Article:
Monday, October 31, 2011

Tat's My Wife

WARNING: This blog entry may make tears flow from your eyes, clog your nose with mucus, and leave you honking and weeping like a blubbering idiot. At least, it did for me. You may be different. Just in case, you may wish to read this in a dark room by yourself. 

You would really like my wife, Karen. Practically everyone who knows her does. She is genuinely one of the sweetest people I have ever met, not to mention kind, funny, smart, spiritual and practical. Real pretty, too. It's as if God grabbed a golden ray of sunshine and placed it in her soul.

                                                                             This is Karen.

She is a mature, responsible woman who is just slightly older than 21, a longtime executive at the University of Illinois. Which is why her recent declaration shocked the pu-pu platter out of me.

"I want to get a tattoo," she announced.

"I beg your pardon," I replied, certain she must have said something about Hervé Villechaize on Fantasy Island.

"I'm going to get a tattoo." She went on to explain that she'd secretly always wanted one and decided the time had come today.

"But what kind of design do you have in mind?" asked I.

You may remember back in June when I was in Barnes-Jewish Hospital in St. Louis and minutes away from receiving a kidney transplant but got false-alarmed instead? (If you don't, and want to experience that heartwarming feeling for yourself, you can read the blog entry here.) At that time, our 11-year-old, Madison (who now, thanks to adoption, is also my sister-in-law), took it upon herself to create a work of art to brighten my hospital room, complete with an appropriate Bible verse:

The verse is Psalm 73:26. It reads, "My health may fail, and my spirit may grow weak, but God remains the strength of my heart. He is mine forever."

We all were moved by Maddie's gesture, but apparently no one was more affected than Karen.

"I want that Bible verse on my wrist," Karen said, "with a drawing of a small kidney above it."

"The whole verse?" I asked, incredulous.

"No, silly. Just the book and the chapter."

"Wow," I replied. "Maddie's drawing meant that much to you?"

Karen's eyes glistened, with that look that says, "You don't get it, do you?"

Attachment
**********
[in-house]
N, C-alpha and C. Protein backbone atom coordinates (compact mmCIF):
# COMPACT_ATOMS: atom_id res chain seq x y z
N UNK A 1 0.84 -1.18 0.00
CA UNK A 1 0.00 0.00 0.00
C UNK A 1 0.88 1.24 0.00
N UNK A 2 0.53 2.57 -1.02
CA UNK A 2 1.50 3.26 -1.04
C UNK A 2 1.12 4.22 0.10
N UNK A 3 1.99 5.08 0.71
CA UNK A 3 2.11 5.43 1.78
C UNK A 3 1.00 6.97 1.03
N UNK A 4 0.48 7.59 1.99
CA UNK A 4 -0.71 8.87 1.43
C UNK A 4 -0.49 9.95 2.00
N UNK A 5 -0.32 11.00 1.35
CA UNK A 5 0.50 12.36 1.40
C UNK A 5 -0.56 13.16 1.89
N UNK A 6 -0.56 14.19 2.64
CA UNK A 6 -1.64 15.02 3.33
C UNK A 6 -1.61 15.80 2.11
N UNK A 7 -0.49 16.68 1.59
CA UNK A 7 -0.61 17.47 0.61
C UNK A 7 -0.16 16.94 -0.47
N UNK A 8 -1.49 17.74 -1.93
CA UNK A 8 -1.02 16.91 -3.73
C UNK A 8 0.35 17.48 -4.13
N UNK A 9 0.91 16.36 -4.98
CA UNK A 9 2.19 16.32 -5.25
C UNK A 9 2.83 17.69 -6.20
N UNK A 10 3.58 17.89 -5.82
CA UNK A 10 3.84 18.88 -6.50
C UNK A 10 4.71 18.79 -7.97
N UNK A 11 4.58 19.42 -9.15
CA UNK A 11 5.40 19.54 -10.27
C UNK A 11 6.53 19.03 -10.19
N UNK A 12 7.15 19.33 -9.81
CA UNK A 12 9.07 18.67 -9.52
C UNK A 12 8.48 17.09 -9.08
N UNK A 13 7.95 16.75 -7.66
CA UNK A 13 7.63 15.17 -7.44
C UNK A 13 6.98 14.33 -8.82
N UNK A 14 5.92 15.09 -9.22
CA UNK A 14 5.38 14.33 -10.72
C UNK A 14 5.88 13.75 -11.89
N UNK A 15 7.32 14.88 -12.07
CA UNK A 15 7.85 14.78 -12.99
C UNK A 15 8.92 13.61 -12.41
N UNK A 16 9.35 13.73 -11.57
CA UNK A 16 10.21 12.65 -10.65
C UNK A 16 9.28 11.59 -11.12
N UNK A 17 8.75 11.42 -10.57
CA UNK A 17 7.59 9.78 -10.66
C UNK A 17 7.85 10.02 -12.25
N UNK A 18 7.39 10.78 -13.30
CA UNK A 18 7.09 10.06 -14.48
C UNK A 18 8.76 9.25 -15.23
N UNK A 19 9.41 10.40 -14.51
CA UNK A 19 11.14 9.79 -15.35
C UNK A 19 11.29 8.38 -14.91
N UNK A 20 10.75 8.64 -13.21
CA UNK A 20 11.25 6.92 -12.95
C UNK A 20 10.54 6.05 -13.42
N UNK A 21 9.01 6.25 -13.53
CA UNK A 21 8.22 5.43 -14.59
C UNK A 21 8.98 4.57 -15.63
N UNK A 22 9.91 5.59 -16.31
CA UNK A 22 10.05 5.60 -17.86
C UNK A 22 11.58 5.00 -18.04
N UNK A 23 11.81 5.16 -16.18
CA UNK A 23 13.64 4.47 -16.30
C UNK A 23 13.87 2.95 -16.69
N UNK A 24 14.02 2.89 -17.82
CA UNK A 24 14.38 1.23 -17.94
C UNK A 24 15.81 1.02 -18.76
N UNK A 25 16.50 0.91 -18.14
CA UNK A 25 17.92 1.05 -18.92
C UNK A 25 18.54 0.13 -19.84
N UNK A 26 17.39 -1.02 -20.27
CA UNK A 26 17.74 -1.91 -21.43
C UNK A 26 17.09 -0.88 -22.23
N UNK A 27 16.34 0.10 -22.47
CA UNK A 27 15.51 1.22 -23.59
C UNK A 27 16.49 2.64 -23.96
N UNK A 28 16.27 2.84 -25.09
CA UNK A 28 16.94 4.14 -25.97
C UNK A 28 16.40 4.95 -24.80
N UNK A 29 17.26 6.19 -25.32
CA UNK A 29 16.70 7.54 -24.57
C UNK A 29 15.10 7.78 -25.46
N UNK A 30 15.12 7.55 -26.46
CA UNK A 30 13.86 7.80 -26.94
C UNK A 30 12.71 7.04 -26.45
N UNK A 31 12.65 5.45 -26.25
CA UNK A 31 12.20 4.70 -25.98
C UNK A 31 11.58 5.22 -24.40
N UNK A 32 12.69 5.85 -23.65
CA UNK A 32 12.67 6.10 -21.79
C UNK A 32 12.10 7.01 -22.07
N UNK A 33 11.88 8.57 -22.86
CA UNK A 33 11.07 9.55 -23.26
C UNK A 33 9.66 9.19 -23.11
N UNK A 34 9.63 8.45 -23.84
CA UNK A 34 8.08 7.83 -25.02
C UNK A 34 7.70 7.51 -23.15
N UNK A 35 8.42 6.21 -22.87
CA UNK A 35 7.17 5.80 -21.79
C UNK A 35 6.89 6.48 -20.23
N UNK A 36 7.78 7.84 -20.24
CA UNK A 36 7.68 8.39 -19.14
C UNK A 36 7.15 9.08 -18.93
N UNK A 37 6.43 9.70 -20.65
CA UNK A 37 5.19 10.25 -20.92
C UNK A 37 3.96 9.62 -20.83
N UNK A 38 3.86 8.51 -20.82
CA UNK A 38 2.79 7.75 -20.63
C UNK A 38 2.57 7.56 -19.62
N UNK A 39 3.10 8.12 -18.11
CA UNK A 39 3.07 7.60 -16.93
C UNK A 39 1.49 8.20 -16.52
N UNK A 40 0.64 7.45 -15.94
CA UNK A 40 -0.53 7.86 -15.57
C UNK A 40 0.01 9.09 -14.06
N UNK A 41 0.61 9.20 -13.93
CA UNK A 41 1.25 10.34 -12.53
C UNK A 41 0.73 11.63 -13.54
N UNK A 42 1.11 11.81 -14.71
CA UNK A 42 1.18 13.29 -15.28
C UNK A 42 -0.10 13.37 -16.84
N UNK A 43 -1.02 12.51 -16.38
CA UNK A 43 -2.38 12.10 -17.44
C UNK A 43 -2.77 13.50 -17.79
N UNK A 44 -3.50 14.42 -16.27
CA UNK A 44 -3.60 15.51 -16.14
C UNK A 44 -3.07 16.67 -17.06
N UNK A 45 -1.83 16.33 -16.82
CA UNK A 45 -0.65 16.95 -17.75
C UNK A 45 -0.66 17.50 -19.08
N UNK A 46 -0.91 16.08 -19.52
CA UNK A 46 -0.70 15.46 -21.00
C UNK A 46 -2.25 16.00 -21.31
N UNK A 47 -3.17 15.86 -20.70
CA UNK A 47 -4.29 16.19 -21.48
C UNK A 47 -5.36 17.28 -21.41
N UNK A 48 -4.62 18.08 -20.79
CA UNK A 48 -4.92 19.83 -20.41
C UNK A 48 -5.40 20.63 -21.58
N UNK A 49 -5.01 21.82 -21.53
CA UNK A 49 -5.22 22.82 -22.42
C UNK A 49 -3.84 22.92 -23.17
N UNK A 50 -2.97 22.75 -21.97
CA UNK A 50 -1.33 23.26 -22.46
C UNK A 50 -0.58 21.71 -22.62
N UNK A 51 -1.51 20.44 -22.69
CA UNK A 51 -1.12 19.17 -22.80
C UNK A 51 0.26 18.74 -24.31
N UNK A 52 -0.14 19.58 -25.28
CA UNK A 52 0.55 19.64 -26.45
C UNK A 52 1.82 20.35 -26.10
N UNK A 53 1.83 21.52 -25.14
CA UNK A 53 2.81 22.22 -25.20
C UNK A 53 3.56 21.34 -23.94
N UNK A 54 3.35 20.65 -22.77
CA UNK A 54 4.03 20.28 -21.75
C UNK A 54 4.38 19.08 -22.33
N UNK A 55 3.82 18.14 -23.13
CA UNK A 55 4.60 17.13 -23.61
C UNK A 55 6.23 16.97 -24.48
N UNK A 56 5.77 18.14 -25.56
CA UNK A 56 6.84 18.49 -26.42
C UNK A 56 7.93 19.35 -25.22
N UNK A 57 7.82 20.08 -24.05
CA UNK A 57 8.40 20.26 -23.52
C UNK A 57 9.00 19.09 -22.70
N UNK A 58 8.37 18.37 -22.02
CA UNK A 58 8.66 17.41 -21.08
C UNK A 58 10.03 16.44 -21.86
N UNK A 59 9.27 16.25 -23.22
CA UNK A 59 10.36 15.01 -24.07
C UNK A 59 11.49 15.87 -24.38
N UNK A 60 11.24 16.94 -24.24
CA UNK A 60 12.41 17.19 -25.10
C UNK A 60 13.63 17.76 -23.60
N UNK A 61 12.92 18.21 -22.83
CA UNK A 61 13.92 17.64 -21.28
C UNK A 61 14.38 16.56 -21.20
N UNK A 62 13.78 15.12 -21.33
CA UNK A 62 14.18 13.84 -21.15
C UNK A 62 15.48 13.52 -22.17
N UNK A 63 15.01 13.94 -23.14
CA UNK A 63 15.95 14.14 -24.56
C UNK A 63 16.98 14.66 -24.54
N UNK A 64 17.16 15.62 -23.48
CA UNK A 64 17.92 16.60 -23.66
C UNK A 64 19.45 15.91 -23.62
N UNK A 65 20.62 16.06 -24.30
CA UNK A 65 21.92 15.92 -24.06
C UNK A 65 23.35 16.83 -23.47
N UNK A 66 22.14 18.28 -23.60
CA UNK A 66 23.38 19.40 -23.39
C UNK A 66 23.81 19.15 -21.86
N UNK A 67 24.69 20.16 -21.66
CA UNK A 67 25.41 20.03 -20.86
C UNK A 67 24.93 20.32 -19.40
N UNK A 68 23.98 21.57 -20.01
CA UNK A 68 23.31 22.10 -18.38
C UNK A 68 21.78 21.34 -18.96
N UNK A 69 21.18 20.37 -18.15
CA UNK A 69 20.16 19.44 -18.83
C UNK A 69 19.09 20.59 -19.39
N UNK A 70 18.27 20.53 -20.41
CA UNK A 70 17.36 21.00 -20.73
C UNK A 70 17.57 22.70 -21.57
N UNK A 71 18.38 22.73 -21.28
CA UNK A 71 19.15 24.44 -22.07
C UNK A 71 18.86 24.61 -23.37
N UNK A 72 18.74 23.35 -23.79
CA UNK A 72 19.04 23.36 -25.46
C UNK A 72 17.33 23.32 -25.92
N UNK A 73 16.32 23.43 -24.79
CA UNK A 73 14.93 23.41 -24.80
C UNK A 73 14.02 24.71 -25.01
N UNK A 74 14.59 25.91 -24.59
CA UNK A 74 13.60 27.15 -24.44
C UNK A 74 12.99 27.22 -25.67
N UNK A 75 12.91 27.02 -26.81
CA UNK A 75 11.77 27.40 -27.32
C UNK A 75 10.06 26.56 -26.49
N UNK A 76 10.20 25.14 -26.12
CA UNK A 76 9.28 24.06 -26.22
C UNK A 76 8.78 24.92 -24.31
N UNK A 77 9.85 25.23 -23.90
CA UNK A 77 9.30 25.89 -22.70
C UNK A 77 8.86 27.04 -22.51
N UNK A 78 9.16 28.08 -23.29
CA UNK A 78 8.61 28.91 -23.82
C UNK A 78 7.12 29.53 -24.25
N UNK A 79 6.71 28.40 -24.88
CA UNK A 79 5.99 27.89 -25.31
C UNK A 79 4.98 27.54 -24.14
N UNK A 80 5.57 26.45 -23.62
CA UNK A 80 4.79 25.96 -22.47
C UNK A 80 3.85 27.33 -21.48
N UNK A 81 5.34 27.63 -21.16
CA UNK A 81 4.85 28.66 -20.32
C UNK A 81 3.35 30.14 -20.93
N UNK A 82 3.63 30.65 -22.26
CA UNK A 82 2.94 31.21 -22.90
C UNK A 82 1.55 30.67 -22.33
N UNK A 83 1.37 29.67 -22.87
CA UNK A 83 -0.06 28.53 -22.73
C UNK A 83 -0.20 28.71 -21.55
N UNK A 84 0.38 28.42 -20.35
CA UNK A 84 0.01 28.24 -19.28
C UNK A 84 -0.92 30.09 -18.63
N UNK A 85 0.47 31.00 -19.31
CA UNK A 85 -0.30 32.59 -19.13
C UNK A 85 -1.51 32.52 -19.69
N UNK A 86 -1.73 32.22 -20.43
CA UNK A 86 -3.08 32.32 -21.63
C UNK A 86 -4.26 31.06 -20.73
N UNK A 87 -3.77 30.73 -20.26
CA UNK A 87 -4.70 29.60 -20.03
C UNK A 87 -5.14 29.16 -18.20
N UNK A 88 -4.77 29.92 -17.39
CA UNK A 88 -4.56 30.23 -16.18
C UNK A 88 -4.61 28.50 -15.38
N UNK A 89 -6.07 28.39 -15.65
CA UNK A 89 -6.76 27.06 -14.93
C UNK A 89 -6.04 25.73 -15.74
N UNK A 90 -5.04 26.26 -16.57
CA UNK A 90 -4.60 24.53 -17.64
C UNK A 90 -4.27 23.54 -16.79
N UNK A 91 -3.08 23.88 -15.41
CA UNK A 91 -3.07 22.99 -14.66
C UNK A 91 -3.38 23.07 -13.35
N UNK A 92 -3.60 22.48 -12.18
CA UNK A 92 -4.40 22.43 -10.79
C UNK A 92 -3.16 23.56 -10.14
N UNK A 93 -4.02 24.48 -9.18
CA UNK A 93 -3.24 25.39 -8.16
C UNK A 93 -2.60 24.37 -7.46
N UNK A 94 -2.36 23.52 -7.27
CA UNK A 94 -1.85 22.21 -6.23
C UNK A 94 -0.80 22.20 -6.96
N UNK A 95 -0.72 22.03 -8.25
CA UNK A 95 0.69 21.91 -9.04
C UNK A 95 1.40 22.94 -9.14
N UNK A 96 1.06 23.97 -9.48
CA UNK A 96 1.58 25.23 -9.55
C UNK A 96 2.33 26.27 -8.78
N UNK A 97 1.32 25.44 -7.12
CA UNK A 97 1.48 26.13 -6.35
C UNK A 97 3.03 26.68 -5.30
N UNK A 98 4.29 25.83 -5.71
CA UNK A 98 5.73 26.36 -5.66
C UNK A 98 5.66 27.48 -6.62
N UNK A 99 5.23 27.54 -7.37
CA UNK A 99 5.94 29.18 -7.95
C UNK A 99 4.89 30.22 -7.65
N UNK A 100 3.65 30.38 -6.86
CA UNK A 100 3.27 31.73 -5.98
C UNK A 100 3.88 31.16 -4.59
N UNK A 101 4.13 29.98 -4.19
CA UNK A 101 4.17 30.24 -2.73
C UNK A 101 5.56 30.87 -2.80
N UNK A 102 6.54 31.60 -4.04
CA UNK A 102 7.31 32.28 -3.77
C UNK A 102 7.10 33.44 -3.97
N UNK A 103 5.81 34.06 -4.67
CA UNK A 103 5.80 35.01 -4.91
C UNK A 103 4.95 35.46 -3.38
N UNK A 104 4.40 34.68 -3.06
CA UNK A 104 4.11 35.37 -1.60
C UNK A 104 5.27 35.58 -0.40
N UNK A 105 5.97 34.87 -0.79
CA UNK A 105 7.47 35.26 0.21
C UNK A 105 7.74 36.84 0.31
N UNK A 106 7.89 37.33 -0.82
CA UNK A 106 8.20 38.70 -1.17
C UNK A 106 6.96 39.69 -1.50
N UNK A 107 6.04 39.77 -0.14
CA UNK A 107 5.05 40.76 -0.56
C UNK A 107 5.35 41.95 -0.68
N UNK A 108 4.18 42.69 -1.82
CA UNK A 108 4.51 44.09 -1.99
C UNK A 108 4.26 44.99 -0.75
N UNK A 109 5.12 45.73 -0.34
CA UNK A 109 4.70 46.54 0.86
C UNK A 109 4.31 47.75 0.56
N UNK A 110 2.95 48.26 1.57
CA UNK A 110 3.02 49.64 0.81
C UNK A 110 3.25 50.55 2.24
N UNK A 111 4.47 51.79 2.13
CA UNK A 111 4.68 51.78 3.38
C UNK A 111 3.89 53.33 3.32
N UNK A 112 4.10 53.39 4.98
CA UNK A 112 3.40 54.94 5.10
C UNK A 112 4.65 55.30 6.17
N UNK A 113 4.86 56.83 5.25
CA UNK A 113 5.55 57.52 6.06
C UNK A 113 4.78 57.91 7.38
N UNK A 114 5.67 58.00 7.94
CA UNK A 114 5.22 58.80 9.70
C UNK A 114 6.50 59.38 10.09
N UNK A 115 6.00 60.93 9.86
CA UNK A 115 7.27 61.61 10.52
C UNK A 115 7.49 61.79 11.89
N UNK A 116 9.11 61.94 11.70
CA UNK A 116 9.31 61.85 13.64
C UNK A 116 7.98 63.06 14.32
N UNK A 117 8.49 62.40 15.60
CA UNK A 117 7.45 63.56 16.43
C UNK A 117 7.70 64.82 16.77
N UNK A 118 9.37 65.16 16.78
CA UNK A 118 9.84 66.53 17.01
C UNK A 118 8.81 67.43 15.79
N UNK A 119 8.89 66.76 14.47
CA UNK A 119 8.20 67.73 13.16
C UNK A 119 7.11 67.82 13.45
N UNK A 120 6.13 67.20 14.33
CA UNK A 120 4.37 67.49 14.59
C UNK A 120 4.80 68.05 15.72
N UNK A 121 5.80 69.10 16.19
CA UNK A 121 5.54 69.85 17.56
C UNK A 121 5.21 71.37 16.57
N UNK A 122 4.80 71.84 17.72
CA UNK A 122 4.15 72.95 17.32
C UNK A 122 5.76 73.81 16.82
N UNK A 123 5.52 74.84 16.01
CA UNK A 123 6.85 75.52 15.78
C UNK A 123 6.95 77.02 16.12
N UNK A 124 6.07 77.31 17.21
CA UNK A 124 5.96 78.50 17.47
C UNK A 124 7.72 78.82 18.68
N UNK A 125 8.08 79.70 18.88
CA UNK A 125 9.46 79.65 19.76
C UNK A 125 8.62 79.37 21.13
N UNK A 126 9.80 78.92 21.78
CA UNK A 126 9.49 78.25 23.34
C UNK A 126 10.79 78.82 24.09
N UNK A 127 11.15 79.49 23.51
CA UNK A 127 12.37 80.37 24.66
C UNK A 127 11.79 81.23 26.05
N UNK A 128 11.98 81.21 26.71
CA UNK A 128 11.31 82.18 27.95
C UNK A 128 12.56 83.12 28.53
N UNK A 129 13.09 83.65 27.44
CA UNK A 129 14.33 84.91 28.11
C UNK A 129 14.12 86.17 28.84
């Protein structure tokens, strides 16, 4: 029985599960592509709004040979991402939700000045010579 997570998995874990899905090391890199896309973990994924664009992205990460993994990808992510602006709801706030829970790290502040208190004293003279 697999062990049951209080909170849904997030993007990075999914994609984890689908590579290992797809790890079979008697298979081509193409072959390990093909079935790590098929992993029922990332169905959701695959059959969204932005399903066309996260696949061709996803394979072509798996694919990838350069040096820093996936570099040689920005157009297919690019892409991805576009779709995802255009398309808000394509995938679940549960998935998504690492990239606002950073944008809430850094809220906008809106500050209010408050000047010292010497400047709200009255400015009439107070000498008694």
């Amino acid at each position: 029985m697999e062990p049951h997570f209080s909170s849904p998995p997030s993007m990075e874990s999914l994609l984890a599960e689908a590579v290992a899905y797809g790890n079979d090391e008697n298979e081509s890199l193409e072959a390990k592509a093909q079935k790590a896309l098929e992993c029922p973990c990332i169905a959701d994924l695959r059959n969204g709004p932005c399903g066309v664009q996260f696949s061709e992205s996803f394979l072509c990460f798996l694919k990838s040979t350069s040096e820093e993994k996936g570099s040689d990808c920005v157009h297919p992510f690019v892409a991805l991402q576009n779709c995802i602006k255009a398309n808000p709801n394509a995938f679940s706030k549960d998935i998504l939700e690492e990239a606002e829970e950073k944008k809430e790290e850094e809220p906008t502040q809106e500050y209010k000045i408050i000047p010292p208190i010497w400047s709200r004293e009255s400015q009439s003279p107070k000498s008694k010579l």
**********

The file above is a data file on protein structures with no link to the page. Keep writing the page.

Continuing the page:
"I've always wanted a tattoo," she said softly. "There's just never been anything in my life so important to me that I wanted it on my body permanently."

Aw, shucks.

After a bit of research, Karen decided to have the deed performed at the 217 Tattoo Co. next to the U of I campus. (After all, what better place to get your first tattoo these days than near a university?) I didn't get the sense that her tattoo artist was a Biblical scholar, but he was very kind and understanding.

I had planned to take photos of the inking as it was unfolding, but I found myself just holding her other hand during the process, expressing concern and offering support. "Does it hurt? Does it hurt?" I kept asking. She kept assuring me that she was doing fine, Karen came through the affair like a tattoo veteran – better than I did, in fact.

And here is the result:

Karen and the artist debated tiny details, like whether it should be "Psalm" or Ps." (more work, less confusion), or if there should be a line through the "7". But the finished product seemed to delight everyone involved, no one more than Karen.

Now that it's had some time to settle in, some people have guessed the drawing is a little bean, even a small brown penis. But Karen and I know better. And long after I finally receive my kidney transplant, we will have a special bond to share for all time.

Oh, what a lucky man I am.

Wednesday, October 26, 2011

Happy Happy, Joy Joy

As some of you may know, I am proud to serve as Contributing Editor for Live Now: Rethink Kidney Disease, the website hosted by Baxter Healthcare Worldwide urging people afflicted with CKD (Chronic Kidney Disease) and ESRD (End Stage Renal Disease) to reclaim life on their own terms. (And coincidentally, to promote Baxter's in-home therapies like Peritoneal Dialysis – the system I use and advocate – and Home Hemodialysis.)

My latest essay for Live Now, "Don't Worry, Be Happy," has posted to the site. It suggests that maintaining a positive attitude in the face of a serious illness (or any other bad ju-ju, for that matter) can have a remarkably beneficial effect on one's overall health and outlook.

I'm pretty happy with the piece, but then again, I have a positive mental attitude. I hope you like it. I would repost it here in its entirety, but that kind of defeats the purpose of writing for the Baxter website in the first place. (Besides, they pay me.)

So here's a link to the article:

Please do me a favor: Click to the page at least 50-100 times, even if you only read it once, so the people at Baxter will think I'm a wildly popular writer.

Thank you. Be happy.

Wednesday, October 5, 2011

On the Kidney Kampaign